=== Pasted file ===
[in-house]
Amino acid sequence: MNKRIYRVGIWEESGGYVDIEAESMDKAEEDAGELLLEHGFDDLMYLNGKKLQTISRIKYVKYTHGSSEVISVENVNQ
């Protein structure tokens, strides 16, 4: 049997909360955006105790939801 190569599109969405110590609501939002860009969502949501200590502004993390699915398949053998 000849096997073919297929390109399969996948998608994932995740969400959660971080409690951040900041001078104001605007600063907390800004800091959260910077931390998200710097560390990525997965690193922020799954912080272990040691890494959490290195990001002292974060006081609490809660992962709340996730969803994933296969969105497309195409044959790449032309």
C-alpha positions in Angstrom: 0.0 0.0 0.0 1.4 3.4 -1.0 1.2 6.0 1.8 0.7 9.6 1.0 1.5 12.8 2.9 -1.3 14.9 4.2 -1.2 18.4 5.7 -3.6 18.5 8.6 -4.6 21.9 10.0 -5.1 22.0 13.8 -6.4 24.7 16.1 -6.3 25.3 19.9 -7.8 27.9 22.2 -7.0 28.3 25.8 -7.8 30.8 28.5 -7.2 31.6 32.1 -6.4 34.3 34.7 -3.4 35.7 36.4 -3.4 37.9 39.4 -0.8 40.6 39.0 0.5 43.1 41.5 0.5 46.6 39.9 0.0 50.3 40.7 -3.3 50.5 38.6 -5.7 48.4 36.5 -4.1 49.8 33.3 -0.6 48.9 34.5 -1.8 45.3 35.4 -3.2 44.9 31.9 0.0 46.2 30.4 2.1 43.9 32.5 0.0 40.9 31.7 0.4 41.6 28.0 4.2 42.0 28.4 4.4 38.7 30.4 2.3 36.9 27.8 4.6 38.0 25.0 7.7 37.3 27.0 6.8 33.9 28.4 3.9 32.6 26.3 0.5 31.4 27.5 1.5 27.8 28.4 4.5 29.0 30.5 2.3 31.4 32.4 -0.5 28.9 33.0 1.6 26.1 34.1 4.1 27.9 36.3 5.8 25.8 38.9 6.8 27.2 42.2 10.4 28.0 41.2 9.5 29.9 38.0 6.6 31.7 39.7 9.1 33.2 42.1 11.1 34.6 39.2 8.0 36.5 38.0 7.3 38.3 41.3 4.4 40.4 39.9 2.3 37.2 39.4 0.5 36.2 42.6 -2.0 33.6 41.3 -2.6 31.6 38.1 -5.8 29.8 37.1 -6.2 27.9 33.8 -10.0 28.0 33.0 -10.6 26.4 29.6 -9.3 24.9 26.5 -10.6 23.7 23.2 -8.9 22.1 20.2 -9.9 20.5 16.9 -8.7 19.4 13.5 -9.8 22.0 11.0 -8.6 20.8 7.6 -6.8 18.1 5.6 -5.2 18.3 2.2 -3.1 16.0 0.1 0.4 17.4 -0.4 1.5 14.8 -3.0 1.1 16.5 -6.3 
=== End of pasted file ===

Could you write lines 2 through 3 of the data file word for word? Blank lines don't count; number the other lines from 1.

Amino acid sequence: MNKRIYRVGIWEESGGYVDIEAESMDKAEEDAGELLLEHGFDDLMYLNGKKLQTISRIKYVKYTHGSSEVISVENVNQ
């Protein structure tokens, strides 16, 4: 049997909360955006105790939801 190569599109969405110590609501939002860009969502949501200590502004993390699915398949053998 000849096997073919297929390109399969996948998608994932995740969400959660971080409690951040900041001078104001605007600063907390800004800091959260910077931390998200710097560390990525997965690193922020799954912080272990040691890494959490290195990001002292974060006081609490809660992962709340996730969803994933296969969105497309195409044959790449032309």